We have recorded field and intracellular potentials strictly time-locked to the inward electromotive force by the sensory stimulus pulses. The large amplitude of the field potential reflects synchronous firing of thick axons of the pear-shaped cells and large cells that exhibit one-to-one firing of action potentials (Fig. 5). The extraordinarily short latency of the potential, 600–900 μs, correlates with rapid conduction through the large-diameter axons and electric synapses in these neurons (Figs. 7, 8, 9). Our results confirmed morphological and electrophysiological features found in the fast electrosensory pathway of a pulse-type gymnotiform fish, Gymnotus carapo (Sotelo et al. 1975; Castelló et al. 2008). The time-locked neurons of the midbrain in Brachyhypopomus, however, fired one-to-one to repeated stimulus pulses at high frequencies (Fig. 6) unlike midbrain neurons in Gymnotus that adapted to repetitive pulses with interval shorter than ~20 ms (Fig. 5 in Castelló et al. 2008). We conclude that synaptic transmission at the somata of the pear-shaped cells and the large cells of Brachyhypopomus does not adapt up to 100 Hz. The adaptation seen at even higher frequencies in Fig. 6c appears to occur at the electroreceptor because the degree of adaptation depends on the amplitude of the stimulus pulses. Castelló et al. (1998) suggested the dendrites of the pear-shaped cells as one of possible mechanisms for the adaptation. Correspondingly, the somata of the pear-shaped cells of Brachyhypopomus were found to be adendritic. While the normal discharge frequency of Brachyhypopomus is less than 60 Hz, males of Brachyhypopomus do exhibit high-frequency discharges, the chirps, during their courtship (Kawasaki and Heiligenberg 1989). Among various types of chirps of Brachyhypopomus, the type-M chirps show relatively high amplitude and the discharge frequency as high as 500 Hz (Perrone et al. 2009). This indicates that the time-locked MMN neurons of a female are expected to fire one-to-one, representing chirp’s temporal structure when a male’s tail is positioned close to her body which often happens during their courtship.
The time comparator circuit in the MMN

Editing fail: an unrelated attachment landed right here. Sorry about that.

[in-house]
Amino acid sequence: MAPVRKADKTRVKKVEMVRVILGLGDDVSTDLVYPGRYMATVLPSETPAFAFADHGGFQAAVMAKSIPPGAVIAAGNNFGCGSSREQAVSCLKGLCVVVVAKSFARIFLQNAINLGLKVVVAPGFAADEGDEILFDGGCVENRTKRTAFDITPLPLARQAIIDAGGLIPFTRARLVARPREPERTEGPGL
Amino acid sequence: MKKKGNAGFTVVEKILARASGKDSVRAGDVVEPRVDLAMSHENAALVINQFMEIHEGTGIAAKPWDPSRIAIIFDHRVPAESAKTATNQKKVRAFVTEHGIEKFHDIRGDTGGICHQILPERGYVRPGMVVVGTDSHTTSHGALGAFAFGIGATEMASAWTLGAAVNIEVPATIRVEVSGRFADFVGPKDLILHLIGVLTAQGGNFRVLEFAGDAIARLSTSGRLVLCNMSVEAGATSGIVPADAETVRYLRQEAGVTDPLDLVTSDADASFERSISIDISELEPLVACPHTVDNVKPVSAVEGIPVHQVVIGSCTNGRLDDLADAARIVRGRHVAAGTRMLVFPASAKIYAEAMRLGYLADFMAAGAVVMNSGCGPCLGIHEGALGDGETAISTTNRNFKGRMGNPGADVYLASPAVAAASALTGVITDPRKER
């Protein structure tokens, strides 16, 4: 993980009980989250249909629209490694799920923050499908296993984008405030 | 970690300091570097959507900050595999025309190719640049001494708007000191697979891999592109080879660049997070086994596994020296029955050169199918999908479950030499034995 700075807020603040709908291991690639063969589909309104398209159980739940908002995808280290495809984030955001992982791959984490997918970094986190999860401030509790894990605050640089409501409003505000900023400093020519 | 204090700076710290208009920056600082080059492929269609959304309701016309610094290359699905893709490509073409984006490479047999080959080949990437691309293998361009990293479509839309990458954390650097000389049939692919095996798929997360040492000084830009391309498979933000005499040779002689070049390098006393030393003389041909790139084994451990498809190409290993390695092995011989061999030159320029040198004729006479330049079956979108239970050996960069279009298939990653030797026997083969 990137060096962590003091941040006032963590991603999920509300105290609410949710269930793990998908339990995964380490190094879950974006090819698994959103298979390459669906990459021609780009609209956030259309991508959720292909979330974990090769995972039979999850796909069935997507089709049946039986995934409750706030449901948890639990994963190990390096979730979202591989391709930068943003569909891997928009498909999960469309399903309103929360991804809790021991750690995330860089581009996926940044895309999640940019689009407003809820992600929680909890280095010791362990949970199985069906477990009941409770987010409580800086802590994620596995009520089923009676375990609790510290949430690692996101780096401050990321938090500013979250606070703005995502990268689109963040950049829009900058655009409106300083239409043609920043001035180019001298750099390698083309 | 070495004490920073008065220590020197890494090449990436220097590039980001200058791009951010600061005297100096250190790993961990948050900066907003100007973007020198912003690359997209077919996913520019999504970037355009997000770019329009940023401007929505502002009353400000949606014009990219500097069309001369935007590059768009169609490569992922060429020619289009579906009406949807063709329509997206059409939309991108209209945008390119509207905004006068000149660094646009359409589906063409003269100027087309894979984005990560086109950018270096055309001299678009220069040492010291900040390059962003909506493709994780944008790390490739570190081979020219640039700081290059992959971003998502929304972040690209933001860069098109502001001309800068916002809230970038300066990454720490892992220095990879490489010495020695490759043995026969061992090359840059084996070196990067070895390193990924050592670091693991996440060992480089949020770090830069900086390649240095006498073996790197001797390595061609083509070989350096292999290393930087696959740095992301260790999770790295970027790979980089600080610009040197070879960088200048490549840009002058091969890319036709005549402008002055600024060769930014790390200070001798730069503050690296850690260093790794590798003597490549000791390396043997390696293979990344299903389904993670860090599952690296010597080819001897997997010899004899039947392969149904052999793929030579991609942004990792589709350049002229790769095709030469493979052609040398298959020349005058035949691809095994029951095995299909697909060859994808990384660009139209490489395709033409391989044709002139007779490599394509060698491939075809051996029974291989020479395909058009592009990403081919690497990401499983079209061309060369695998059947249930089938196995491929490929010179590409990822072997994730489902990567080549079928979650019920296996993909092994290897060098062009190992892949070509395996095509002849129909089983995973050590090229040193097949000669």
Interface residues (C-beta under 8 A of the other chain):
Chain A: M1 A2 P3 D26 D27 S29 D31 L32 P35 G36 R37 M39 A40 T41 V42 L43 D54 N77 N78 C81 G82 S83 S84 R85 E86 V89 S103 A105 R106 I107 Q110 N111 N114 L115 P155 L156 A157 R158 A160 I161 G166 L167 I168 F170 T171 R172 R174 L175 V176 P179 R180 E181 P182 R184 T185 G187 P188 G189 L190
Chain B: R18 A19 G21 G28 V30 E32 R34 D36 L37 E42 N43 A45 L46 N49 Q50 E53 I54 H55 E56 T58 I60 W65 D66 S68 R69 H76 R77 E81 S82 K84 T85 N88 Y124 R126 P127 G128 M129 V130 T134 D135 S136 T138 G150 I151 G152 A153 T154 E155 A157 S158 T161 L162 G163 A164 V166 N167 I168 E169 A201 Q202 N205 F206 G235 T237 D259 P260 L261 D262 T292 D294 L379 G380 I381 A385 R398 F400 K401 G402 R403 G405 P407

Pulse delay and advance with the same magnitude of 100 μs often resulted in novelty responses with different magnitudes (cf. Fig. 2a, c). The large receptive field of the large cells proposed above explains this asymmetry. Among the multiple inputs to a large cell from pear-shaped cells, earlier inputs, rather than delayed ones, are expected to trigger firing of the large cell. Assume that the receptive field of a large cell extends into both head and trunk areas. The firing of this large cell is expected to fully advance when one of the receptive field areas is given advanced pulses relative to the other. When delayed pulses are given to one of the areas, however, the firing of this large cell may not be as delayed as the delayed sensory pulses because non-delayed pulses from the other part of the receptive field fire this large cell earlier. If a small cell that receives an input from a large cell with a large receptive field covering both head and trunk areas, and an input from a pear-shaped cell with a small receptive field in the trunk area, the small cell would experience a larger time difference between the two inputs when the head area is advanced than delayed, because the delayed pulse in the head tends to be ignored by the large cell which had already been activated by an earlier (i.e., non-delayed) pulse from the trunk area. If we assume that this hypothetical small cell is an anti-coincidence detector, then its output action potentials should follow the behavioral results in Fig. 2a and c. We assume the receptive fields of large cells distribute across the head and trunk compartments in the isolation chamber and may or may not be symmetric against the electrical partition depending on individuals. The above argument made with a single small cell holds at the population level if the average receptive field of the pear-shaped cells inclines toward the trunk compartment. If it inclines toward the head compartment, we expect, an opposite outcome, larger novelty responses when the head signal is delayed than advanced, which we indeed observed in some individuals (Fig. 3).